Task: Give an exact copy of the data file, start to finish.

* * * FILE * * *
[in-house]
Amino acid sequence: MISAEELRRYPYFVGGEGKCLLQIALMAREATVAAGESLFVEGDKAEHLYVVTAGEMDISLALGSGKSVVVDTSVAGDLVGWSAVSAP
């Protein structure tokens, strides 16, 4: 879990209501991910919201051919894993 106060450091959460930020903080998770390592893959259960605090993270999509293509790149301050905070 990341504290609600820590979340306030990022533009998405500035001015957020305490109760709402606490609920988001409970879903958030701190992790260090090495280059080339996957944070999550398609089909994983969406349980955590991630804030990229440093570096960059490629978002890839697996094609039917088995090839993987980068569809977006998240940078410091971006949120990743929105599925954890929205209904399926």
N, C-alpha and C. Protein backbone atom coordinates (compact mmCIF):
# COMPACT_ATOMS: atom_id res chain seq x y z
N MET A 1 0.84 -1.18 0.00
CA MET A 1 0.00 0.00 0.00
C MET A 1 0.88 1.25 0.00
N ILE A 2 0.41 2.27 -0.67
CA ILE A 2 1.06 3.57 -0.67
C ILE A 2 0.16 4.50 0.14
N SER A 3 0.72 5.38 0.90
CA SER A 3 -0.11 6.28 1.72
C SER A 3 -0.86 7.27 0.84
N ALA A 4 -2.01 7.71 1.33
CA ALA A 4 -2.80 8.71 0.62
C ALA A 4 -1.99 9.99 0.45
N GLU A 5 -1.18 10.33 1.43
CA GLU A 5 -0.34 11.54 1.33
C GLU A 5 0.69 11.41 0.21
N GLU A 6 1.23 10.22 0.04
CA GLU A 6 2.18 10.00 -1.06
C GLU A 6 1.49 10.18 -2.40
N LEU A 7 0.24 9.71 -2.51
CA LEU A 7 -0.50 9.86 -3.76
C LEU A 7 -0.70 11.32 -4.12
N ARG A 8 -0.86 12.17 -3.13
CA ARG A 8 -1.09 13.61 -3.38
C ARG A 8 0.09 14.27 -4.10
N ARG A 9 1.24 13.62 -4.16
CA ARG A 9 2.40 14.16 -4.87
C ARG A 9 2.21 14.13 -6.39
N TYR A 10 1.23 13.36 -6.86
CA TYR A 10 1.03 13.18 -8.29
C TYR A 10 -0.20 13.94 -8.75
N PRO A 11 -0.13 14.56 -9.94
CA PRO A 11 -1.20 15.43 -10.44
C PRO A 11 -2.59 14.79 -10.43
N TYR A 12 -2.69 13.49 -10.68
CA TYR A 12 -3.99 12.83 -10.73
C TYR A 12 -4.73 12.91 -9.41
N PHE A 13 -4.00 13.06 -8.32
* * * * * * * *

[in-house]
Amino acid sequence: MISAEELRRYPYFVGGEGKCLLQIALMAREATVAAGESLFVEGDKAEHLYVVTAGEMDISLALGSGKSVVVDTSVAGDLVGWSAVSAP
């Protein structure tokens, strides 16, 4: 879990209501991910919201051919894993 106060450091959460930020903080998770390592893959259960605090993270999509293509790149301050905070 990341504290609600820590979340306030990022533009998405500035001015957020305490109760709402606490609920988001409970879903958030701190992790260090090495280059080339996957944070999550398609089909994983969406349980955590991630804030990229440093570096960059490629978002890839697996094609039917088995090839993987980068569809977006998240940078410091971006949120990743929105599925954890929205209904399926």
N, C-alpha and C. Protein backbone atom coordinates (compact mmCIF):
# COMPACT_ATOMS: atom_id res chain seq x y z
N MET A 1 0.84 -1.18 0.00
CA MET A 1 0.00 0.00 0.00
C MET A 1 0.88 1.25 0.00
N ILE A 2 0.41 2.27 -0.67
CA ILE A 2 1.06 3.57 -0.67
C ILE A 2 0.16 4.50 0.14
N SER A 3 0.72 5.38 0.90
CA SER A 3 -0.11 6.28 1.72
C SER A 3 -0.86 7.27 0.84
N ALA A 4 -2.01 7.71 1.33
CA ALA A 4 -2.80 8.71 0.62
C ALA A 4 -1.99 9.99 0.45
N GLU A 5 -1.18 10.33 1.43
CA GLU A 5 -0.34 11.54 1.33
C GLU A 5 0.69 11.41 0.21
N GLU A 6 1.23 10.22 0.04
CA GLU A 6 2.18 10.00 -1.06
C GLU A 6 1.49 10.18 -2.40
N LEU A 7 0.24 9.71 -2.51
CA LEU A 7 -0.50 9.86 -3.76
C LEU A 7 -0.70 11.32 -4.12
N ARG A 8 -0.86 12.17 -3.13
CA ARG A 8 -1.09 13.61 -3.38
C ARG A 8 0.09 14.27 -4.10
N ARG A 9 1.24 13.62 -4.16
CA ARG A 9 2.40 14.16 -4.87
C ARG A 9 2.21 14.13 -6.39
N TYR A 10 1.23 13.36 -6.86
CA TYR A 10 1.03 13.18 -8.29
C TYR A 10 -0.20 13.94 -8.75
N PRO A 11 -0.13 14.56 -9.94
CA PRO A 11 -1.20 15.43 -10.44
C PRO A 11 -2.59 14.79 -10.43
N TYR A 12 -2.69 13.49 -10.68
CA TYR A 12 -3.99 12.83 -10.73
C TYR A 12 -4.73 12.91 -9.41
N PHE A 13 -4.00 13.06 -8.32